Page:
Easy and Common Sense Protections

Basically, if you follow the advice of health experts like the CDC and the WHO, the chance of getting sick from this new coronavirus remains slim. And not only is the advice pretty easy, it’s what we should all be doing anyway to prevent colds and flus.

  • Wash Your Hands: A 20-second scrub using warm running water and soap is best (the Mayo Clinic says to sing “Happy Birthday” twice). Then, rinse with clean water and dry your hands. It’s important to dry them, though the jury is out about the best way (some studies say hot air blowers spread germs and that paper towels or clean fabric towels are best; other studies disagree). If you don’t have access to a sink, using a hand sanitizer that contains at least 60% alcohol is fine. Regardless, wash your hands often: certainly after coughing, sneezing or blowing your nose; before you prepare food; before and after eating, and after using the restroom. And throw those used tissues away immediately (and then wash your hands!).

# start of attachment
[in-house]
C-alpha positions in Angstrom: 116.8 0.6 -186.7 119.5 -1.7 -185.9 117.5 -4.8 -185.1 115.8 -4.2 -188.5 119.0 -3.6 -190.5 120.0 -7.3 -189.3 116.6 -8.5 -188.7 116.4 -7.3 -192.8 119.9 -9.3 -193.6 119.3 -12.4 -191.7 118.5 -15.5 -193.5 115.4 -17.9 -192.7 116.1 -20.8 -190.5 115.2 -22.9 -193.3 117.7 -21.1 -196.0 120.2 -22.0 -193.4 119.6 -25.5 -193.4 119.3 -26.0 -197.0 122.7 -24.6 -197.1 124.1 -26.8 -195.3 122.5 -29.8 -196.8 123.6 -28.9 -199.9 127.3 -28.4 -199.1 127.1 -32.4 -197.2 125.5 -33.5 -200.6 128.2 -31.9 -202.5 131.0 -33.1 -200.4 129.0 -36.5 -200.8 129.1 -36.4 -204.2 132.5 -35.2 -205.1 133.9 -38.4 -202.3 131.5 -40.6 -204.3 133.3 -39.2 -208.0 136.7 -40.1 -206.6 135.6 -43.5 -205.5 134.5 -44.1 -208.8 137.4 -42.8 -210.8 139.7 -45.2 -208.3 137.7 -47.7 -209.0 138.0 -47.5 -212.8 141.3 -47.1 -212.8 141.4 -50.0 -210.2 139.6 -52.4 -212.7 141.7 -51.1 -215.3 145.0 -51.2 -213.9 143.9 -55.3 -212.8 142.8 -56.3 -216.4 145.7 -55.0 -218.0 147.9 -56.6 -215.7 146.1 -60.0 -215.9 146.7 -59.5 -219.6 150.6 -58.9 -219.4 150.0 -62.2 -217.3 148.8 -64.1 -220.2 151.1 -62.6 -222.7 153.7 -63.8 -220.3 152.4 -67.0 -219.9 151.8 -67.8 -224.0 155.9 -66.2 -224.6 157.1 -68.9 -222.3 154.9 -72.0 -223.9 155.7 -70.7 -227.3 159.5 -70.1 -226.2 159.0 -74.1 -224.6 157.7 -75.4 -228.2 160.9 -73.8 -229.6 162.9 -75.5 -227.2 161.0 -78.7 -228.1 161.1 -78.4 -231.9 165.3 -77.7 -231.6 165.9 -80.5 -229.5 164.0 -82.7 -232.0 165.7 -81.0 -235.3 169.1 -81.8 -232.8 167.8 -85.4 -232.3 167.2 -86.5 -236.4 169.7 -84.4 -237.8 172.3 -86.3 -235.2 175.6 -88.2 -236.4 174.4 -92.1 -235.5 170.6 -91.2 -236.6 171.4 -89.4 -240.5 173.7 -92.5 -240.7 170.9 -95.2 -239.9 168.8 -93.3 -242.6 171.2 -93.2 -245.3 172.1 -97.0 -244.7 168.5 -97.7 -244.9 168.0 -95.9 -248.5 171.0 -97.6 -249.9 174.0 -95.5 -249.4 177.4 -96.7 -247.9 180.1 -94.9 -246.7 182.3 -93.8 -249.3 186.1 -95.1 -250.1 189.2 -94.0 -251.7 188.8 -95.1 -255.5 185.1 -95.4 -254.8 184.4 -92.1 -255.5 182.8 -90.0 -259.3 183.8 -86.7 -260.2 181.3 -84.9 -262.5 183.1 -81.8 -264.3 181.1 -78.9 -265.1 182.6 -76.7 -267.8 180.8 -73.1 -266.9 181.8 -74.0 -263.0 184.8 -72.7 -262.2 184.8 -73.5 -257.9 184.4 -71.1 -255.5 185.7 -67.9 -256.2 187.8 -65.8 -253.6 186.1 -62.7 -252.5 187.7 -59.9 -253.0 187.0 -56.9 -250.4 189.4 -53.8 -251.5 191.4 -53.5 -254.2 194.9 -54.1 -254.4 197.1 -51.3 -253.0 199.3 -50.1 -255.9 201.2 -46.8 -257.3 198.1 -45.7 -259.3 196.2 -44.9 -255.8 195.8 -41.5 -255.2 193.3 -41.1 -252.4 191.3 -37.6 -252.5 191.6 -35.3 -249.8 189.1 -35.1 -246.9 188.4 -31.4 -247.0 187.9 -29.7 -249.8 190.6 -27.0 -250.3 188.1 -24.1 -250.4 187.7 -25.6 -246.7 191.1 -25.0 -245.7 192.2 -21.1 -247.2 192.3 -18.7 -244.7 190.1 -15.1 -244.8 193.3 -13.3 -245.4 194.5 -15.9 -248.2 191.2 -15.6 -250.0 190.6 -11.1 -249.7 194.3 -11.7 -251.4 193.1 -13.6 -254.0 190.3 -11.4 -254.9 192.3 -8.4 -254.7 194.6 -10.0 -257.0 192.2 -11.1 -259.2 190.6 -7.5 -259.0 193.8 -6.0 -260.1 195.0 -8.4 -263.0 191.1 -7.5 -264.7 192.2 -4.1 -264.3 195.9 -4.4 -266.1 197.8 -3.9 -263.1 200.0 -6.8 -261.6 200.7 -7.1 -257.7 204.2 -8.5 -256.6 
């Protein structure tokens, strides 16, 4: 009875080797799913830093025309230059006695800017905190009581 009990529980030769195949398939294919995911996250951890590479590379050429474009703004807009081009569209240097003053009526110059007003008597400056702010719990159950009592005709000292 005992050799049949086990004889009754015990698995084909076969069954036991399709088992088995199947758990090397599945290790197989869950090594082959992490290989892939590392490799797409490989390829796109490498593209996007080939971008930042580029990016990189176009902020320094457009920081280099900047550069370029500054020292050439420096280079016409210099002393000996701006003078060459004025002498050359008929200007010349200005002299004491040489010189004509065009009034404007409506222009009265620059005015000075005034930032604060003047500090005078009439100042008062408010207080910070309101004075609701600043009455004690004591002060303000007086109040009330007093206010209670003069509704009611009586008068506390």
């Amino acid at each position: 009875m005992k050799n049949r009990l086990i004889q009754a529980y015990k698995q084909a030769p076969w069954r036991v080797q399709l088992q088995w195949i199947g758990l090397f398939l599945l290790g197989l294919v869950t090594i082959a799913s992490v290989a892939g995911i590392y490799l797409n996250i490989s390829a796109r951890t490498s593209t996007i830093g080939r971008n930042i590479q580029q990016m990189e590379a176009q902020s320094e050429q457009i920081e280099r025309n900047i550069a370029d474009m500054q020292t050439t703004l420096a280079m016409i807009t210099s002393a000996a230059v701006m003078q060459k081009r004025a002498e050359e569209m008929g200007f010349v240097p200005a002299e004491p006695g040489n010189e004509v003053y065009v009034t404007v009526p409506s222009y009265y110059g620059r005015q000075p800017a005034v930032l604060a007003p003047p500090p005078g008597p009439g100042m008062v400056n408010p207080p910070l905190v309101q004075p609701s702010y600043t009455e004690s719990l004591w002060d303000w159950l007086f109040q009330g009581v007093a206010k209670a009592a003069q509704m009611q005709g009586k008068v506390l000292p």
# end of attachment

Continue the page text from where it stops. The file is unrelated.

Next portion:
• Avoid Touching Your Face: Most viruses and bacteria enter the body through mucous membranes like the mouth, nose, and eyes. It’s easy to re-contaminate your hands after washing them, so keeping your hands away from your face is the best way to prevent germs of any type from getting in you and making you sick.
  • Cough and Sneeze Into Your Elbow: Yes, covering your cough or sneeze with your hand is preferable to spraying all those tiny virusy droplets directly into the air. But then you’ve contaminated your hand and you’ll inevitably touch something or someone. So, make a new habit of coughing/sneezing into the inside of your elbow. And while you’re at it, break that other habit of crossing your arms and putting your hands right onto your sneeze spots.